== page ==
Widely different products are produced using widely different rates of acidification of sodium silicate; Thus, Where sodium silicate is added to an excess of acid, neurate is determined by the other conditions.

For. a; predetermined, silica concentration, sodium chl ride; concentration, and, temperature of reaction, pigmeutarysilica, (silica precipitated-in finely divided, discrete-particles-having the, desiredsize) can be precipitated if. the rate of acid addition is properly adjusted. This 'I'lu s,' .where; a solution of Na O(Si O containing NaCl was treated ;with carbon dioxide at 25 C;, the producthad; a surface area of 344'square meters per gram when theslurry was carbonated to a pH of 7 in 20 minutes. On theother hand, when this time of acidification was increased to 1440 minutes, the surface area fell to 166 square meters per gram, a quite acceptable value; Moreover, byincreasing the NaCl content to 53.9

. grams; per liter, a pigment having a surface area of 112.5

can be obtained, with only 20 minutes acidification time. Thus, the rate ofacidification may range from to 2880 minutes or longer, so long as the other conditions are properly adjusted.

ducing silica having a particle size of 0.01 to 0.05 micron and. a surface area of 75 to 200 square meters per gram, silicate solutions containing about 10 to 100 grams per liter of SiO are preferably subjected to acid neutralization, particularly when a particle size below 0.05 micron is desirable. More concentrated solutions usually are unsuitable in such cases unless dilute acids are used, in which case thewater of the acid dilutes the reaction mixture to an SiO content in this range.

While silica can be precipitated from a solution containing 150 grams per liter SiO or even above, the slurry resulting from solutions containing in excess of 15.0 grams of SiO per liter normally are so viscous that it; is difiicult or even impossible to process when the silicaprecipitated has a particle size of 0.05 micron. When a coarser silica is precipitated, more concentrated alkali metal silicate may be used. Precipitation of silica fromsolutions containing less than 10 grams per liter of SiO for example, as low as 5 grams of Si0 per liter, can be. effected. However, the handling of such dilute solutions is expensive.

The problem of producing viscous suspensions is less complex when'coarser silica in the surface area range of 25 to 50 square meters per gram and/or a particle size of 0.05 to 0.4 micron is produced. In such case, solutionscontaining as much as 150 to 175 grams per liter of Si0 may be used.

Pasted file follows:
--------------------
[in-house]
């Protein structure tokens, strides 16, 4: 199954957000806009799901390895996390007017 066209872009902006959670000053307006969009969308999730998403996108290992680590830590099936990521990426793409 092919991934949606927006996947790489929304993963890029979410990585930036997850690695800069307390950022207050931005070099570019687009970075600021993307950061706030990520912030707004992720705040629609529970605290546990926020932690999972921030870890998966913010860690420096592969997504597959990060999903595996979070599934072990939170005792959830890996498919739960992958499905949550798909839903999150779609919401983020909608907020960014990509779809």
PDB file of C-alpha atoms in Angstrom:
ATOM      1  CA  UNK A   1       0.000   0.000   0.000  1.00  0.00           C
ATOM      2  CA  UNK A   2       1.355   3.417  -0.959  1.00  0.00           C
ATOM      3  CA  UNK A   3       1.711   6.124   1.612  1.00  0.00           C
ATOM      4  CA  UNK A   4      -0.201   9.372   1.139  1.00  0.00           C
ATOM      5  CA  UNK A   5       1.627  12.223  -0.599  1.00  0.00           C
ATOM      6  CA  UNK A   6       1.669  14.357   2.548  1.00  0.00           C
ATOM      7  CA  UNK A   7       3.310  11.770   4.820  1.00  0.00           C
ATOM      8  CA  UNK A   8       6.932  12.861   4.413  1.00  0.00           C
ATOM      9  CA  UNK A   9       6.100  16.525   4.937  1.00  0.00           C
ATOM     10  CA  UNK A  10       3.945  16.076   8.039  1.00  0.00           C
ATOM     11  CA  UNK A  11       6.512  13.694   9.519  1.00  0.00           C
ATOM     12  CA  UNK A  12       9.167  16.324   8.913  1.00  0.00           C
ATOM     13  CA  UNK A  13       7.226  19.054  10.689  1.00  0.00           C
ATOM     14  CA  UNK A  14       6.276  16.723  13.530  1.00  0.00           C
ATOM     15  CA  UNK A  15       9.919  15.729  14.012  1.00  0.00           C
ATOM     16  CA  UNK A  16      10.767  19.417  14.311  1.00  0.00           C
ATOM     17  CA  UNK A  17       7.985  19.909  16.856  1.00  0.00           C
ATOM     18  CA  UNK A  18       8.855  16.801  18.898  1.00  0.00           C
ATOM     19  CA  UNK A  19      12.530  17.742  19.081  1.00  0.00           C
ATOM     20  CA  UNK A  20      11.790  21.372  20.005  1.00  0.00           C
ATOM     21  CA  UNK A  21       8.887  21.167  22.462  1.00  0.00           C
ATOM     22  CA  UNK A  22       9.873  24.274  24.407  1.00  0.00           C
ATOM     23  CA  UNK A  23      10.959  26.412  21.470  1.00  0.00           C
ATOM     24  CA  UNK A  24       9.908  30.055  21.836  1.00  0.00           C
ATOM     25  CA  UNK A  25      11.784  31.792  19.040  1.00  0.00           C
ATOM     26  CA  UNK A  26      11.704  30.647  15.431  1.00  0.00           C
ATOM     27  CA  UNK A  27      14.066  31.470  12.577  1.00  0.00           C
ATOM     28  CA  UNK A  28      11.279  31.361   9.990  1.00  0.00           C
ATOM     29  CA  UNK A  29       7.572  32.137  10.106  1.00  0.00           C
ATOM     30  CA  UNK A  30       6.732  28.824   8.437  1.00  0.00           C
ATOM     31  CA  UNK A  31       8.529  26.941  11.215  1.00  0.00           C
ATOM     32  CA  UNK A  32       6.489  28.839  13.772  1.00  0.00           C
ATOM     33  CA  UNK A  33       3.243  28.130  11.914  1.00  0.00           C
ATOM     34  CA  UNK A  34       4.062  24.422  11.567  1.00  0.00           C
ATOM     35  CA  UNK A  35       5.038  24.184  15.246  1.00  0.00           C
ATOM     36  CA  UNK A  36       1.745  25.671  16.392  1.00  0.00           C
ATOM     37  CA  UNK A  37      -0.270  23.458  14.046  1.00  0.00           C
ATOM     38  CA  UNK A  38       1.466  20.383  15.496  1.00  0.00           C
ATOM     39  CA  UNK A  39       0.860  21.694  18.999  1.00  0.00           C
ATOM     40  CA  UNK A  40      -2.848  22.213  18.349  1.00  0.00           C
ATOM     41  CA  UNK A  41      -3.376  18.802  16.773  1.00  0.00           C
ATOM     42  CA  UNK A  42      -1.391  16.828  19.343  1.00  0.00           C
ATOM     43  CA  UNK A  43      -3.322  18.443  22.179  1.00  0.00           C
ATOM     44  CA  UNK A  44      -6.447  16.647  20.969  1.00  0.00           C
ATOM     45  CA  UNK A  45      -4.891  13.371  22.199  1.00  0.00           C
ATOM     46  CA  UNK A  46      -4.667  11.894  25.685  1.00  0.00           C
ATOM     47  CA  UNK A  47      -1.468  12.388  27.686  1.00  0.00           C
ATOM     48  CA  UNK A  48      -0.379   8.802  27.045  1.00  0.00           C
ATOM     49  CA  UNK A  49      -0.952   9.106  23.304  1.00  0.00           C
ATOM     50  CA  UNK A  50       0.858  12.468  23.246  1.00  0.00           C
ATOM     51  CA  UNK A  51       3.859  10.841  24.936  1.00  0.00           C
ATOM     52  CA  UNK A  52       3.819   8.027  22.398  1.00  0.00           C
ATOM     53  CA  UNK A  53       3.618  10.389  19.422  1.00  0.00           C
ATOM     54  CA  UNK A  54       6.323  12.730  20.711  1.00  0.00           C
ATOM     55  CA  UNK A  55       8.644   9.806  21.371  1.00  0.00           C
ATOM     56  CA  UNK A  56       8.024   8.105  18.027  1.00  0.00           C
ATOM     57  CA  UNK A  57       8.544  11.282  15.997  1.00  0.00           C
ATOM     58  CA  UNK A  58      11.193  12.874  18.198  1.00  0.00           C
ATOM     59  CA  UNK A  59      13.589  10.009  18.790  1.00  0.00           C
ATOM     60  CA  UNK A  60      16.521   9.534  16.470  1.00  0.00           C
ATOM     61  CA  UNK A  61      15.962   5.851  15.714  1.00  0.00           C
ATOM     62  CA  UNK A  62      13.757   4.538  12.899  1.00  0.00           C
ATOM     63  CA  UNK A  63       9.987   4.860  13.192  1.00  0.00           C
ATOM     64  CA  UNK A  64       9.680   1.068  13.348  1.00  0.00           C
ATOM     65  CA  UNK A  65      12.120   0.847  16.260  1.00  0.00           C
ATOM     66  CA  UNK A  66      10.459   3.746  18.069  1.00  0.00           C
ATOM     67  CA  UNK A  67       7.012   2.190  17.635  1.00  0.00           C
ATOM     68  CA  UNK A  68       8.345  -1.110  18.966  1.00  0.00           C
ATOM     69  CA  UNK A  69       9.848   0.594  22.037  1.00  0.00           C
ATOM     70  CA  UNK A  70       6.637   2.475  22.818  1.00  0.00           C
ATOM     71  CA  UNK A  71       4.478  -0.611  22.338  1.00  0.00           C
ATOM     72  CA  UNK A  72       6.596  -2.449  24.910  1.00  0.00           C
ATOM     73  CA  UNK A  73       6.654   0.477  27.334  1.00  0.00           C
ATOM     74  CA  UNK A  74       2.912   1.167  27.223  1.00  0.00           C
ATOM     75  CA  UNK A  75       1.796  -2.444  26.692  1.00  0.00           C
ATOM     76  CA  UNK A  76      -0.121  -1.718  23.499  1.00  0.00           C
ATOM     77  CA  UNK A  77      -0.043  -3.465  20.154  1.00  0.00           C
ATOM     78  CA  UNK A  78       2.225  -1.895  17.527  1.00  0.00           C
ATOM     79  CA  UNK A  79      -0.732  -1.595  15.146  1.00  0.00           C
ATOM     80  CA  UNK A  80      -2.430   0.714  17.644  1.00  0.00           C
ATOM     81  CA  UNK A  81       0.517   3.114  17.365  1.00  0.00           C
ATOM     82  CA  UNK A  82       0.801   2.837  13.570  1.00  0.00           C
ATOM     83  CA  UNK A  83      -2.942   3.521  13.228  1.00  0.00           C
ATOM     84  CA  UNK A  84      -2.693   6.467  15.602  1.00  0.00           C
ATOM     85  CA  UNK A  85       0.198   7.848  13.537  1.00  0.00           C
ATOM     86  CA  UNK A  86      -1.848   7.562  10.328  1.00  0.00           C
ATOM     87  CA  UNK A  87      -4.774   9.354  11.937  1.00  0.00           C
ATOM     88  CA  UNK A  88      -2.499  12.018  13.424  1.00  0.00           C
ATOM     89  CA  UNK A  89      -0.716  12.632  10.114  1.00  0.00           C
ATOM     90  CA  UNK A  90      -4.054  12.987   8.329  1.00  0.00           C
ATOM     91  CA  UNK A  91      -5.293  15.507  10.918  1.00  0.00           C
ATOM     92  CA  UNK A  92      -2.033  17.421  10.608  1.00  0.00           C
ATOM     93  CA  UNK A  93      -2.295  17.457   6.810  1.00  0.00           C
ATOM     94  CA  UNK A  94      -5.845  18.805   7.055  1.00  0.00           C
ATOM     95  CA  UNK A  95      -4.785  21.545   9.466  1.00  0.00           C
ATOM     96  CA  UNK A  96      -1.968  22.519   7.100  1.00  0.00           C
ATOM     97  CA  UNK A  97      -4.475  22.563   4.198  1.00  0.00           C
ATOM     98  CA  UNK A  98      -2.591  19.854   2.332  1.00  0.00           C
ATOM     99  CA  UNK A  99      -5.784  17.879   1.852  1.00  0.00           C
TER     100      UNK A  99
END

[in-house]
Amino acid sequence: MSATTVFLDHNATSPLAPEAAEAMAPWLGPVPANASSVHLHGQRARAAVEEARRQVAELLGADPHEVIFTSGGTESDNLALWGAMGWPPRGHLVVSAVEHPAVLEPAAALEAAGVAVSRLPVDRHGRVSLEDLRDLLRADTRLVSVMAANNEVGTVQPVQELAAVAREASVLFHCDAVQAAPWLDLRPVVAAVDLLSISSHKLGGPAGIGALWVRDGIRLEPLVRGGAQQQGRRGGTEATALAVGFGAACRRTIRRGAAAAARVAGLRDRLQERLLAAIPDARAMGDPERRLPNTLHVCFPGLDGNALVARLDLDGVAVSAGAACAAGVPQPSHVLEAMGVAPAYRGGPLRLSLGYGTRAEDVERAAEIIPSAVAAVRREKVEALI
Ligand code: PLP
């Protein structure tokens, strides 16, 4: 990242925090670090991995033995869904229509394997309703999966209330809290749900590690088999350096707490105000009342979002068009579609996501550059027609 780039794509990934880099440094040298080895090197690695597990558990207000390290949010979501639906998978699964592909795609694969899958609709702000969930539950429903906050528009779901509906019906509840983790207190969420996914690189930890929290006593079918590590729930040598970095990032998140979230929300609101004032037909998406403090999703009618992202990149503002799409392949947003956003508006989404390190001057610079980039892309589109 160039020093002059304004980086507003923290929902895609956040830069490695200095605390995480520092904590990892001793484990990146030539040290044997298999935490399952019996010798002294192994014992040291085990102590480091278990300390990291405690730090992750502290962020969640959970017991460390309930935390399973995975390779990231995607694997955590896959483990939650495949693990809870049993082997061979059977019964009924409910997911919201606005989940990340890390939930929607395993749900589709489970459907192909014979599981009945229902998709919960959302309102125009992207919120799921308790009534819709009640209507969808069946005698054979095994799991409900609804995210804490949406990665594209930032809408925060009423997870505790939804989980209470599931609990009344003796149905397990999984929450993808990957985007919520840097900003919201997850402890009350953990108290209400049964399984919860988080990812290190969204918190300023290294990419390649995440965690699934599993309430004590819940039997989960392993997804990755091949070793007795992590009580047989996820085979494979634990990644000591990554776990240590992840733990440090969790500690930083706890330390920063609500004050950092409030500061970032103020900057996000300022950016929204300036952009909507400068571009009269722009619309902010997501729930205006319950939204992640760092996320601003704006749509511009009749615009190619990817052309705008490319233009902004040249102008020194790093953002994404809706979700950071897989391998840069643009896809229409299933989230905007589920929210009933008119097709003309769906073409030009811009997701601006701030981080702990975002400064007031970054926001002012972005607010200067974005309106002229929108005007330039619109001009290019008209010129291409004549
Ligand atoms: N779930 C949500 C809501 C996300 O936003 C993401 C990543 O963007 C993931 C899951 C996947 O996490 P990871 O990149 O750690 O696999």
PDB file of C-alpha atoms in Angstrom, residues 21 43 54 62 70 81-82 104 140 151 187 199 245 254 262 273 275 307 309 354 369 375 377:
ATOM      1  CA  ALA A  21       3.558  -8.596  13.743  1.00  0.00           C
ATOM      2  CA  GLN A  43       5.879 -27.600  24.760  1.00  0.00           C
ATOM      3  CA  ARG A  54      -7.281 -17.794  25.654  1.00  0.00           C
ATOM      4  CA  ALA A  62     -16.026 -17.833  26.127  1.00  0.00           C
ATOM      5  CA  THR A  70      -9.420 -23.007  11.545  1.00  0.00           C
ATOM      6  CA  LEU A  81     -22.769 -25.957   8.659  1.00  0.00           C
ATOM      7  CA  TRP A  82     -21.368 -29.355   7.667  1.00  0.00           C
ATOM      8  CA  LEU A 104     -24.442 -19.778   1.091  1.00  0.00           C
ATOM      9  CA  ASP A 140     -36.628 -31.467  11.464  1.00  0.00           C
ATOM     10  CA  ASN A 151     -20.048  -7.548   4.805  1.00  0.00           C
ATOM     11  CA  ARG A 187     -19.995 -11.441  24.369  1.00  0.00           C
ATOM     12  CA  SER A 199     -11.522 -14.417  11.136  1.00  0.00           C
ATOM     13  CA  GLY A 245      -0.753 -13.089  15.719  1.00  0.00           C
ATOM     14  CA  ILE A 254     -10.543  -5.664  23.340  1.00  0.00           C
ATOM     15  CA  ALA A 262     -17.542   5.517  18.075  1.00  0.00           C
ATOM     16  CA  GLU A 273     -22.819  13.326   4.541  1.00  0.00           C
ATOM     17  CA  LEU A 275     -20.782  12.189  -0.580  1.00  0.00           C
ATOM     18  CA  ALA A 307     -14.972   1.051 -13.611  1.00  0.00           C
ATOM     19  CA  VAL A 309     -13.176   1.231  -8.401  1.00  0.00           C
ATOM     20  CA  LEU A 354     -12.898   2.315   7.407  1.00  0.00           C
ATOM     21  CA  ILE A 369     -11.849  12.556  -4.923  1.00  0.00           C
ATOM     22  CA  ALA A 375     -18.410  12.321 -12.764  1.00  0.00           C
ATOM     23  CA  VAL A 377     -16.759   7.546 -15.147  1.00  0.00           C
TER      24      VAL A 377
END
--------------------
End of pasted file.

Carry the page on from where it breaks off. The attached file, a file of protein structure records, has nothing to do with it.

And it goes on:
The solution may or may not contain an alkali metal salt.- of. a strong acid, i.e. an acid at least as strong as sulphuric acid, depending uponthe temperature of precipitation and the rate at which the acid is added. In

'general, the amount of suchsalt, if present, may range from 5 to as high'as about 80 grams per liter or higher.

' However, where the: rate of addition of acid is in excess of about 20'to 30 minutes, the amount of alkalimetal saltnormally should be in the range of 5 to 50 grams thereof per liter. Typical salts used in such concentrations in'the sodium silicate are sodium chloride, sodium sulphate, potassium sulphate or chloride, and other like essentially neutral salts.

In the practice of this process, acid or acidic material is-added at a controlled rate to the sodium silicate solution; Precipitation of the silica usually begins after about 3.0; percent'of the acid required to neutralize the Na Q' '10 2 8,grams of'SiO per liter and 20.7 grams per liter of,

tion of the silica is essentially complete after about 40 to 70 percent of the theoretical amount of acid has been i added. Generally, precipitation begins when the ratio of SiO to Na O is about 5, and appears to be substantially completed when the SiO,-, toNa Oratio is about 10. Hence, where the 'graps in the accompanying drawings (discussed below) show a; particular time of carbonation, for example, minutes; it is only necessary to observethe rate'for about the first half (in this case, 60 minutes) of the time indicated. Thereafter, the rate of addition of acidic material may be increased. The amount of acid used, however, normally is, not substantially less than the s-toichiometric amount required to j react with the Na O of the sodium silicate to produce, the neutral or normal salt as distinguished from the acid salt, i.e. in the case of carbonic acid, the amount requiredto pro duce sodium carbonate as distinguished from sodium bicarbonate.

,It'is found preferable to conductthe acidification of I the silicate using carbon dioxide or an acid salt thereof, such as sodium bicarbonate. With this acid,the ranges of conditions at which, optimum products may be ob tained are wider and the results obtained have been observed to me more reproducible. 'Moreover, certain other advantages. accrue as will become apparent hereinafter. 7